Banksy’s “Love is in the Bin” goes on public display for the first time at Museum Frieder Burda

Museum Frieder Burda presents “Love is in the Bin”, the Banksy painting recently auctioned to a European collector at Sotheby’s. The artwork goes on public display for the first time in February 2019 and will be on show for four weeks from 5 February to 3 March 2019. It will also be accompanied by a panel discussion. Details to follow.
“Banksy does not just make art, he is art. Every picture, every performance is part of this meta-work of art.” Georg Seeßlen

Since the birth of conceptual art, there have always been artistic attempts to volatilize or even destroy an artwork’s own existence, thus undermining its material value or trying to transfer it into a different value context. Banksy’s own self-destroying painting “Girl with Balloon” from 2006 undoubtedly marks a new and radical high point of this artistic strategy and one that grabbed attention all over the globe. In a matter of seconds, the picture became one of the most famous in the world – and that in a world already flooded with images.
The concept developed by Museum Frieder Burda to appropriately exhibit the picture is the reason why Baden-Baden got the ‘nod’ for the world’s first public presentation of the artwork, despite stiff competition from other quarters. Its track record in addressing urban art, established with its expert handling of a major JR exhibition in both the museum and its hometown in 2014, also played a part.
“We are expecting great interest from the public, especially young people and Banksy fans. At the same time, we have to resist the temptation to display the picture like a trophy. That would definitely not be what the artist had in mind. Instead, we are trying to adhere to his approach of consistently democratizing art and we are currently discussing how to make the picture accessible to as many people as possible,” says Henning Schaper, director of Museum Frieder Burda.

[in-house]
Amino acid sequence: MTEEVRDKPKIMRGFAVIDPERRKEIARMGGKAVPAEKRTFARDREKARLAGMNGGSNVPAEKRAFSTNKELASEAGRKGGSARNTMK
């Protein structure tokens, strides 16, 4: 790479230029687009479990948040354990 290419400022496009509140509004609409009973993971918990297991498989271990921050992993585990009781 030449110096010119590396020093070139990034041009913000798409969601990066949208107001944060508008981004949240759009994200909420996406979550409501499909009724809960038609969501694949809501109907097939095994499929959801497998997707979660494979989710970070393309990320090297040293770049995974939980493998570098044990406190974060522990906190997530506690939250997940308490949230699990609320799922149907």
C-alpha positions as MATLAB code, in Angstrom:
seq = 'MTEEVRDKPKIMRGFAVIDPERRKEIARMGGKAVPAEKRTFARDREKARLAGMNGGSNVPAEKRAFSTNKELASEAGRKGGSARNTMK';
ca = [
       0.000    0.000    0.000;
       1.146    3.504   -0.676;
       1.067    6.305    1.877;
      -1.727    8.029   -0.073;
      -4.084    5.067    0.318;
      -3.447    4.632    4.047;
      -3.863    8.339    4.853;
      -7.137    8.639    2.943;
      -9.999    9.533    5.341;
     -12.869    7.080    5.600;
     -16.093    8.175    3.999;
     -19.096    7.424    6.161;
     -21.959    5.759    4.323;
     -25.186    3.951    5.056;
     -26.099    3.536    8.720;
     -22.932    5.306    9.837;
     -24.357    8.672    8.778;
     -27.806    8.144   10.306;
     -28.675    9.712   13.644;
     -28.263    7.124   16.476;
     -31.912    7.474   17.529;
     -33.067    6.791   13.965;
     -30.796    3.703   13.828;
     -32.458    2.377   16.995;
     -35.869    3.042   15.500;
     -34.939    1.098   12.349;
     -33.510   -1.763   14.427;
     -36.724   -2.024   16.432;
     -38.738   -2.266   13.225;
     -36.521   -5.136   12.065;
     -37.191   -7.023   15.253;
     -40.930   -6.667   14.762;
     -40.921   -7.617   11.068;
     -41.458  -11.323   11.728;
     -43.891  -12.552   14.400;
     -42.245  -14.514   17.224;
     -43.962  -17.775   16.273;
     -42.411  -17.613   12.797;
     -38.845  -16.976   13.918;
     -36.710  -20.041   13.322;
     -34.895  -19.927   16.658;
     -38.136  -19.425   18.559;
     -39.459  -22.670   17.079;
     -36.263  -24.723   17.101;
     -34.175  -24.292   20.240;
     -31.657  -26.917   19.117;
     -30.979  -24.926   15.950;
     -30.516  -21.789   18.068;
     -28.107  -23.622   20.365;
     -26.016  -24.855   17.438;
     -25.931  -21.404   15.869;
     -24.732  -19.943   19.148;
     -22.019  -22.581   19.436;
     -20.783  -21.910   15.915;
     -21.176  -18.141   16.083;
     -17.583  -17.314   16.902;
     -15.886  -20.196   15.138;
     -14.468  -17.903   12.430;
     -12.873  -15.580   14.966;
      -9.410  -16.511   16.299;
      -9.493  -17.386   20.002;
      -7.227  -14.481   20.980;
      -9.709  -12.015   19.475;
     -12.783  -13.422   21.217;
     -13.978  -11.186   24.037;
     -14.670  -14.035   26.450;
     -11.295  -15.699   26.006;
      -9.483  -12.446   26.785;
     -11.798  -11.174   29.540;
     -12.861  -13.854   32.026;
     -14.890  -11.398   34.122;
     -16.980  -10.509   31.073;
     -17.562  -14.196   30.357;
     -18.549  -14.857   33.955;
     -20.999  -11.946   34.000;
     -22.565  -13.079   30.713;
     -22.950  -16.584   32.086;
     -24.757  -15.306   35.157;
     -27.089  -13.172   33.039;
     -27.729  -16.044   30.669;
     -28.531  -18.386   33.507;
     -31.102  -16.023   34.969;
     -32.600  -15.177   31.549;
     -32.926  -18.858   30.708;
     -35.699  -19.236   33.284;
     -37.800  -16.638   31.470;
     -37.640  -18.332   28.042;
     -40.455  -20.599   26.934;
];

Can the strategies of the art market be torpedoed while adding fuel to its fire? It’s hoped an accompanying discussion can cast some light on this fundamental question, this subtle strategy pursued by Banksy. The discussion will include Elke Buhr, editor-in-chief of Monopol, the art historian Wolfgang Ullrich and the Banksy expert, Ulrich Blanché.
Frieder Burda himself says about the project: “I am delighted to be able to exhibit such an exciting and unusual work of art in our museum and continue the critical art discourse about it.”
The display planned in the museum focuses closely on the picture itself, the new global icon. At the same time, it attempts to make the context and intentions of Banksy’s work plausible – and to question conditions in an art market that makes such a development, and such an explosion of value, possible in the first place. Viewing conditions – in accordance with Banksy’s own convictions – will be designed to allow as many visitors as possible to see the work.

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